"I’ll keep my mouth closed and I’ll breathe through my nose." Finn, The Very Stuffy Nose children's book.

  Your Advocate for a Healthy Airway:  Super Breathing ⇨ Restorative Sleep ⇨ Healthier Life

Shut Your Mouth and Save Your Life: The Dangers of Mouth Breathing and Why Nose or Nasal Breathing is Preferred, Based on the Native American Experience



In his search for answers as to why Native Americans had such strong constitutions, longer and more trouble-free lifespans, and none of the normal handicaps of their more “civilized” counterparts, American painter and historian George Catlin drew a direct link between the “closed-mouth” sleeping practices of the “Indians,” as he called them, and their superior constitutions and health.

Catlin was particularly impressed by the beauty, strength, demeanor, and superb health of the Native Americans. He described some of the tribes he met as picturesque and handsome, “almost beyond description.” In visiting Native American graveyards, he couldn’t help but notice the extremely low proportion of children buried compared to the more “civilized” races. Convinced that the diseases of civilized man weren’t due to genetics or inherent flaws in physical makeup, Catlin began looking for the one great “lamentable fault” that might be behind the great disparity of health found between the civilized and less civilized peoples.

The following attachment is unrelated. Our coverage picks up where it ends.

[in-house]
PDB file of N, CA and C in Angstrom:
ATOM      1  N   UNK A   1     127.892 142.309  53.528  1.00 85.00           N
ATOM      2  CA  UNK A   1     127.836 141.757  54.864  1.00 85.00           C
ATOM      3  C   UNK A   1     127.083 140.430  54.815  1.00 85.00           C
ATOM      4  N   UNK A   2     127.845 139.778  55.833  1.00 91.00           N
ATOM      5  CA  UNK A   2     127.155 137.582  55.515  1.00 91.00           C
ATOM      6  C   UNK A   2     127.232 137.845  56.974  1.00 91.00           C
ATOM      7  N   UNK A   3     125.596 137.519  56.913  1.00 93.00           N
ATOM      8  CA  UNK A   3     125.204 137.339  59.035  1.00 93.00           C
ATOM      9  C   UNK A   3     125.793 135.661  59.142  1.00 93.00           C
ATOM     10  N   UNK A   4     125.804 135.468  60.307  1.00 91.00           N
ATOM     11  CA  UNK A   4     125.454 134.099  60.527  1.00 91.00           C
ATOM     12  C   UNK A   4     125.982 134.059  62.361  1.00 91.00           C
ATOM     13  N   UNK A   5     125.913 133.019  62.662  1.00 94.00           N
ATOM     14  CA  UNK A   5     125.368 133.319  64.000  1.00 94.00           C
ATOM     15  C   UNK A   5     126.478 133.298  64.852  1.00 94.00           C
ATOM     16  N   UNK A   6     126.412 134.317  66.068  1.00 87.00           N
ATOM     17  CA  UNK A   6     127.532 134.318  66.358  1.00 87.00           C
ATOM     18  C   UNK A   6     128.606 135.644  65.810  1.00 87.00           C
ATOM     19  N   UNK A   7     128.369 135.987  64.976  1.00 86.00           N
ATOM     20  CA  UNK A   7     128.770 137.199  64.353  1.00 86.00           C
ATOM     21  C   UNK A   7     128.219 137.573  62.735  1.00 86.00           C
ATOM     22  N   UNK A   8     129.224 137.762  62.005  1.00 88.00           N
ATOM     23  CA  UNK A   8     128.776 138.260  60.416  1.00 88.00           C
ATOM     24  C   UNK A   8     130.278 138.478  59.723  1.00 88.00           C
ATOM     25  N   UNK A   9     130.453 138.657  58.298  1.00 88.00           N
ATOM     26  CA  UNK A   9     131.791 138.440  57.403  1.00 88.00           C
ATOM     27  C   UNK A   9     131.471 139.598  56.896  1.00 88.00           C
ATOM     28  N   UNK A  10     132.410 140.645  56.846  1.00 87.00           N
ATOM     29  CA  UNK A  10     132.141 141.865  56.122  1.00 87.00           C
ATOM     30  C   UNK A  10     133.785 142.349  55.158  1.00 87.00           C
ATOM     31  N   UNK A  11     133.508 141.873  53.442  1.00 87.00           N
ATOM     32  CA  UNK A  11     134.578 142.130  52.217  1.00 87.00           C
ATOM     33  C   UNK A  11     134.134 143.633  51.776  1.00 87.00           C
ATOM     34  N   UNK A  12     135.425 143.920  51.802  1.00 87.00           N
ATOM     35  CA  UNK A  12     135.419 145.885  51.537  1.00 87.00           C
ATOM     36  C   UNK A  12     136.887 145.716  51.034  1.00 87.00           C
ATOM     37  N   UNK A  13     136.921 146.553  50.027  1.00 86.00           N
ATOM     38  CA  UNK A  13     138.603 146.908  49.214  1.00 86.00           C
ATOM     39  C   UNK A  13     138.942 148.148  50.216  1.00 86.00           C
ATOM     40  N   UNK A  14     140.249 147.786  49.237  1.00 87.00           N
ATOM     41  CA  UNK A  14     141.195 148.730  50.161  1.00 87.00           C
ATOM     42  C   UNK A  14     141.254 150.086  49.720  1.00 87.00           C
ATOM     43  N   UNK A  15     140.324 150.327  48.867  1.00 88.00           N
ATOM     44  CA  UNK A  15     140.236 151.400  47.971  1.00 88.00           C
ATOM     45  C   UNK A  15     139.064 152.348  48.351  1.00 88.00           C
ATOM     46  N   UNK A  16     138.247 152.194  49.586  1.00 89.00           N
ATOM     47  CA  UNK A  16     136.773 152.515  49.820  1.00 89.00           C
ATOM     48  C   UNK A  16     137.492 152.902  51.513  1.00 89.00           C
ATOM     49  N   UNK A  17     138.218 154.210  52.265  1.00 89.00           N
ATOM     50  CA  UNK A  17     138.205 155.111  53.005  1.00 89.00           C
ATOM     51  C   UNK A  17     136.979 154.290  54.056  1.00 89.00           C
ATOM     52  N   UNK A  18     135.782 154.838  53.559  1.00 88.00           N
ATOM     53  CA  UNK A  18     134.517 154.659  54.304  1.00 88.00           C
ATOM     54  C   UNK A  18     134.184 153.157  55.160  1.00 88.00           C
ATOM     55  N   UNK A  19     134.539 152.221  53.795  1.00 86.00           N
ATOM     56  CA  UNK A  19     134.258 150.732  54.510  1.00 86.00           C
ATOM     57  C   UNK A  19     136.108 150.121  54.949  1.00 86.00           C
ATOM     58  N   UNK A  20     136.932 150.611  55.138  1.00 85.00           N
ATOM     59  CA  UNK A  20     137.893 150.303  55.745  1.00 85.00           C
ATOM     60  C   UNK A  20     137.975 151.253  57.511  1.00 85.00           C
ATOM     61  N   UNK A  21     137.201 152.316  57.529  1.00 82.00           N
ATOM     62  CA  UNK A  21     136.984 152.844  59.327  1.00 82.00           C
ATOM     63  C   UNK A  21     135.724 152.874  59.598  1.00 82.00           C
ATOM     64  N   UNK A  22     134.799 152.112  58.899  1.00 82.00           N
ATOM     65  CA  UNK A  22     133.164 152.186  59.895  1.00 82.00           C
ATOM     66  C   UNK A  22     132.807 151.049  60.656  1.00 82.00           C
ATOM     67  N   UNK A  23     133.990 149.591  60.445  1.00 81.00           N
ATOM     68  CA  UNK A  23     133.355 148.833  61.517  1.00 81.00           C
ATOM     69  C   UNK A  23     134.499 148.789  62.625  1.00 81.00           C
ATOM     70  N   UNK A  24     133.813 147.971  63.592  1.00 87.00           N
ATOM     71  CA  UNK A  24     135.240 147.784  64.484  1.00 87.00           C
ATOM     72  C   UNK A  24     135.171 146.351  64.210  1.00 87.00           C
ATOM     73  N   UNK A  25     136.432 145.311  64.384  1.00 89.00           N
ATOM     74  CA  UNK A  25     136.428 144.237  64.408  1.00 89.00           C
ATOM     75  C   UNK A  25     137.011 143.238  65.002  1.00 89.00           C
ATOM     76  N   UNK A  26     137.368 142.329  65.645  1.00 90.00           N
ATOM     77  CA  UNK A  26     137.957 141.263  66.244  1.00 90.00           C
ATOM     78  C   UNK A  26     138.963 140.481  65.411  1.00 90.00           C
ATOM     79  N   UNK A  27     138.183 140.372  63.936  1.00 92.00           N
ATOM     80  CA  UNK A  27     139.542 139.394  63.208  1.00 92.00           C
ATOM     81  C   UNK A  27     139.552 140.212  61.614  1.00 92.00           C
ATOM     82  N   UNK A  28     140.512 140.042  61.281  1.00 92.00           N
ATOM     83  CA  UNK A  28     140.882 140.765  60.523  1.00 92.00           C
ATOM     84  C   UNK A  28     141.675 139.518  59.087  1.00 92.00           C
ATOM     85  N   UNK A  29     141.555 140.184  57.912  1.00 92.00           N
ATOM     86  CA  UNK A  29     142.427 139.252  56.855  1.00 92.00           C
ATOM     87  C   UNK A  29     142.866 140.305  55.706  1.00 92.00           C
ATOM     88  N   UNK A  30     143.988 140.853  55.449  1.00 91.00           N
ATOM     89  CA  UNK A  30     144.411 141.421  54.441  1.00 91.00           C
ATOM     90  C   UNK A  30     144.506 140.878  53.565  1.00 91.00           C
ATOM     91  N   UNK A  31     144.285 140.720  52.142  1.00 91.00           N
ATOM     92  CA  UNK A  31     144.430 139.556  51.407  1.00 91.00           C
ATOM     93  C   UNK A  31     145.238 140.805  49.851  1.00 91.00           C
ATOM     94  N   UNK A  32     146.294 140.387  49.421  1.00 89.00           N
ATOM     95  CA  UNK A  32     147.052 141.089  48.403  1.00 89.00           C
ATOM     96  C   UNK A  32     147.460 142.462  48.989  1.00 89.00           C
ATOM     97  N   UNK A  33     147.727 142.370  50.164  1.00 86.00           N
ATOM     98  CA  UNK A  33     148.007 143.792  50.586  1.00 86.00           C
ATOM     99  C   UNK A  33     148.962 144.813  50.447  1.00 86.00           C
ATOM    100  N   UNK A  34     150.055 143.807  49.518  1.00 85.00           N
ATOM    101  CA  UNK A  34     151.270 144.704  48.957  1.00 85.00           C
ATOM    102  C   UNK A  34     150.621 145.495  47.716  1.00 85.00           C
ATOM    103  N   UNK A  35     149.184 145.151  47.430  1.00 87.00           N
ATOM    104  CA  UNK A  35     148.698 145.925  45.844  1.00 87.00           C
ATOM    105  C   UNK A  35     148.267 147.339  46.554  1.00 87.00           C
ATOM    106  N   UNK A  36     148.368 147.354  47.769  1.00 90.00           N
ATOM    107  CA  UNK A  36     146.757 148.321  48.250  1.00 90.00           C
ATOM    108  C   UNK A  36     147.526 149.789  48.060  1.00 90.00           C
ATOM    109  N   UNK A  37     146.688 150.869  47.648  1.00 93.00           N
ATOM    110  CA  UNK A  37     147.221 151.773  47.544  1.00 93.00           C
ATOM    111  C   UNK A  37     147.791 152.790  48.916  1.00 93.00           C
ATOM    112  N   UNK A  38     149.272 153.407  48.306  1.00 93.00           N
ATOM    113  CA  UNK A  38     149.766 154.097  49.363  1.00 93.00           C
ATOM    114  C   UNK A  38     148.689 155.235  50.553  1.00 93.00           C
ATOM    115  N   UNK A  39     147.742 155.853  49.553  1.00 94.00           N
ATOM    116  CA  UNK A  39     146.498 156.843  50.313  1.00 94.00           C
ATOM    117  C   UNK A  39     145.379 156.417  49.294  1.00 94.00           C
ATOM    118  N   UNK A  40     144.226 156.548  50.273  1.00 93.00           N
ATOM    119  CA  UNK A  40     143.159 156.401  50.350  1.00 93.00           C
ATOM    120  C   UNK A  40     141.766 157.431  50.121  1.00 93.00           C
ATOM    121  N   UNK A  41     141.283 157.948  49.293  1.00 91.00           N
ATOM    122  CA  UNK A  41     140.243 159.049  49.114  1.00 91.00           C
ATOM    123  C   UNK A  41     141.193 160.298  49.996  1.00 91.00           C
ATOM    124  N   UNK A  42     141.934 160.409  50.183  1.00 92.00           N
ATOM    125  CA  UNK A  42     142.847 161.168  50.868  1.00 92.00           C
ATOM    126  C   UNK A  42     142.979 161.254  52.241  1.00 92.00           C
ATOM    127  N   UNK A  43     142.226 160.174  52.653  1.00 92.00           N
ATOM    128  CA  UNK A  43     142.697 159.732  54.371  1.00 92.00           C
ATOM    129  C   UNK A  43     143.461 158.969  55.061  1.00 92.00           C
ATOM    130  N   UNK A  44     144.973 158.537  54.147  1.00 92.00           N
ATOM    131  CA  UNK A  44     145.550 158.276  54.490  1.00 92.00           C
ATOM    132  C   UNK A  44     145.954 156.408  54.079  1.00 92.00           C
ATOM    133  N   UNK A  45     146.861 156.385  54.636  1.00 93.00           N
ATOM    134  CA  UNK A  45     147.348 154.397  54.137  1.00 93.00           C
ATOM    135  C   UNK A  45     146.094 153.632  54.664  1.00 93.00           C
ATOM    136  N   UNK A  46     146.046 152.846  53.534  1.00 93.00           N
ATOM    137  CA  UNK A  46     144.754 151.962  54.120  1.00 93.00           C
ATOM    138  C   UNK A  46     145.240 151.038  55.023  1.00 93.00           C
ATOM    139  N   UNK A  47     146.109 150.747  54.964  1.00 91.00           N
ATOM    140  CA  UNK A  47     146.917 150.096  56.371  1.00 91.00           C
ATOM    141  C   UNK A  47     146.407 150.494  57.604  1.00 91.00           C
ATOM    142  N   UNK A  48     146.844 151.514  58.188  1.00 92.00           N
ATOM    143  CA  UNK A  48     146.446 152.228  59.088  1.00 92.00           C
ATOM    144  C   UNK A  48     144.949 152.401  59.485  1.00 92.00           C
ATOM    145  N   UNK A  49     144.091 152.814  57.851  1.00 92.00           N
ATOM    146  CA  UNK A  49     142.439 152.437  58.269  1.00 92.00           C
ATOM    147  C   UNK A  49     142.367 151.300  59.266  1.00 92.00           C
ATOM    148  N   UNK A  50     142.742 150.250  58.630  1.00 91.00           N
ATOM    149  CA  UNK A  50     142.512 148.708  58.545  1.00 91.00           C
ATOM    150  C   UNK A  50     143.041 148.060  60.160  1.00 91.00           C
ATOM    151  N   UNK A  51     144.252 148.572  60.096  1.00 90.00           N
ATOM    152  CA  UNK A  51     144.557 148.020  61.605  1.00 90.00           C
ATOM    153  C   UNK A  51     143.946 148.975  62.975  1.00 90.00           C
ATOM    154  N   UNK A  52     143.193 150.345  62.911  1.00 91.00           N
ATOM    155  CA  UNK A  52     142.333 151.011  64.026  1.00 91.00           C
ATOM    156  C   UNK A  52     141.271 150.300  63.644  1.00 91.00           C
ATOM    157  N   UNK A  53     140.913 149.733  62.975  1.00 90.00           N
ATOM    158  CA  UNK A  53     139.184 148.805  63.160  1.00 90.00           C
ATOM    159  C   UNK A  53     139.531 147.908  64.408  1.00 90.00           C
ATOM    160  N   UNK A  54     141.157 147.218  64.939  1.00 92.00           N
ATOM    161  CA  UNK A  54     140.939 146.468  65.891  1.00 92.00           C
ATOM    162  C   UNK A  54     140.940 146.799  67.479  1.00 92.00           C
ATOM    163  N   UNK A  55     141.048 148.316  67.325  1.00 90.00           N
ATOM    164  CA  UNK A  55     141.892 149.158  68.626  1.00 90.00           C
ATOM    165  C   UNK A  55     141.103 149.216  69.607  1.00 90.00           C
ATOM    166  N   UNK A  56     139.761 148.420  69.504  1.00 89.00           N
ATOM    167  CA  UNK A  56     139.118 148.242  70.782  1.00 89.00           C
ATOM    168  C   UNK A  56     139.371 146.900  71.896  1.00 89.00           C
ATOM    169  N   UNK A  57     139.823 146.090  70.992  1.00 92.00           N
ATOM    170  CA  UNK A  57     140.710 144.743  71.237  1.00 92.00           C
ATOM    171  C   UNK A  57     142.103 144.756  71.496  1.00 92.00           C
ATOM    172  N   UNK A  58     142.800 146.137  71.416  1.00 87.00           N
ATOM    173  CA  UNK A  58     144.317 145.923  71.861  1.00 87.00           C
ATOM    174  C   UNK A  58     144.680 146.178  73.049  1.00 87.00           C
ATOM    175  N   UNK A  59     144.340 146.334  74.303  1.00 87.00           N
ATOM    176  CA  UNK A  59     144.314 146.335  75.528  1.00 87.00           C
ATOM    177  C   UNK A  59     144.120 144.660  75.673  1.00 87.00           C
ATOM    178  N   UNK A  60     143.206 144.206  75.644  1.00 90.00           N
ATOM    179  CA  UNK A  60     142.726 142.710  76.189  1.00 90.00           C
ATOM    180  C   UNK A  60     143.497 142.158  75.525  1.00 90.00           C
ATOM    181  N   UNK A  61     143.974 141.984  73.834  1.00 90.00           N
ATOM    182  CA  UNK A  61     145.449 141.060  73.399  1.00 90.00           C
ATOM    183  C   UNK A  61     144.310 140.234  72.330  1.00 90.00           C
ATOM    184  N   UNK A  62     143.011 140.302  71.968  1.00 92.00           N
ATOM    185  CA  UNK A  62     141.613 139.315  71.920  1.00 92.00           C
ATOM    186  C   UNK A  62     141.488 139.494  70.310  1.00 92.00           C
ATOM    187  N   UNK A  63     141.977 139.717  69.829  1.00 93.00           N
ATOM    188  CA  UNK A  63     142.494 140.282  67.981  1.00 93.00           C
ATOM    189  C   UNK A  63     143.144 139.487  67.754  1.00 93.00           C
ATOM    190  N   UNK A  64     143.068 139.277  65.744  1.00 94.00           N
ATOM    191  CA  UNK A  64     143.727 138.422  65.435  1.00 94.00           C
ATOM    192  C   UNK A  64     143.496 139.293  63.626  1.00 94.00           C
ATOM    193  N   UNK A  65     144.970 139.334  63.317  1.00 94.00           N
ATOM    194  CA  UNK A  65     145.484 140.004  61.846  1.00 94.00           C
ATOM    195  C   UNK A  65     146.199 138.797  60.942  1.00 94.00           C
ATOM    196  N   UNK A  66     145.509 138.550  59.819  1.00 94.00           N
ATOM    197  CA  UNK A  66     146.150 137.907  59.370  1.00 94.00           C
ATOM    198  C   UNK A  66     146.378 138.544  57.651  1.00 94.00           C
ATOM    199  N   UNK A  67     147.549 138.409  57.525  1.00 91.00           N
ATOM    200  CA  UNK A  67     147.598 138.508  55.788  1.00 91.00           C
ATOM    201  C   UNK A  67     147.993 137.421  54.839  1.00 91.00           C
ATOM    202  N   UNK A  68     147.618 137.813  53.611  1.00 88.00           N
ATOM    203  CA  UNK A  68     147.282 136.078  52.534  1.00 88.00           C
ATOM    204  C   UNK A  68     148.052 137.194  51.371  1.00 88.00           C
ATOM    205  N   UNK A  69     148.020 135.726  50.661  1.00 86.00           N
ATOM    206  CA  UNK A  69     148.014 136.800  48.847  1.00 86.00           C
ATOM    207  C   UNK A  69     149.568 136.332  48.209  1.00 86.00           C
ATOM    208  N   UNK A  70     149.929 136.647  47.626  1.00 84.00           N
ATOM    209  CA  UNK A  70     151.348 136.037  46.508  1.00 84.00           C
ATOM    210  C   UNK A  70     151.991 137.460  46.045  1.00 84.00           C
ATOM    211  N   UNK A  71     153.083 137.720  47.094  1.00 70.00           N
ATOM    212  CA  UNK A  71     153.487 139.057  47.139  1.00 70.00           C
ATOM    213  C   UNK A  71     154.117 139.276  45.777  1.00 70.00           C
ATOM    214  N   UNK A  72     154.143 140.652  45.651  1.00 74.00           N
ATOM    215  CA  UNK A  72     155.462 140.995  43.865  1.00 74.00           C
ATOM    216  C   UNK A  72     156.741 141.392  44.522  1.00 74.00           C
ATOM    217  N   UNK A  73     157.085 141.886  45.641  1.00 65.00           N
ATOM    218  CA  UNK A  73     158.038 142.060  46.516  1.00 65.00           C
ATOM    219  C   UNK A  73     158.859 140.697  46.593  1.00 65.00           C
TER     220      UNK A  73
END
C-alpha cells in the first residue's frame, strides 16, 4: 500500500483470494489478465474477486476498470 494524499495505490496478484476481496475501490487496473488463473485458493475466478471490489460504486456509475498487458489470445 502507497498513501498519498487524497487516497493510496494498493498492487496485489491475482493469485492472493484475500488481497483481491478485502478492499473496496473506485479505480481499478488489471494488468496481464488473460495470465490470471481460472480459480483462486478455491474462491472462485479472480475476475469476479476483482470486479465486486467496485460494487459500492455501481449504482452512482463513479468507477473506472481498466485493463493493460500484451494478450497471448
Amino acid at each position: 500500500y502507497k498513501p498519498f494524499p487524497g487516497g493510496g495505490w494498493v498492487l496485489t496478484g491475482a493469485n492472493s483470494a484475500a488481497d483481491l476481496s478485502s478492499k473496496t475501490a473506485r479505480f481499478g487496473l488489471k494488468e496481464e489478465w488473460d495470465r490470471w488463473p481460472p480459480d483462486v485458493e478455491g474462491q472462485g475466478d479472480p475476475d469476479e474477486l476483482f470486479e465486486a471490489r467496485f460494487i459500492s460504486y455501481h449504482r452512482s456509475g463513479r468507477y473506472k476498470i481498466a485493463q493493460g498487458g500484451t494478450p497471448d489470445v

Today, sleep researchers have documented that breathing with the mouth open while sleeping can lead not only to snoring, but lower sleep quality and eventually, a decline in health. Thus, one more book written in the 1800’s and considered by some to be a bit “over the top” has proven itself–and many of the concepts presented therein–to be not only scientifically sound, but deserving of consideration by virtually everyone interested in health.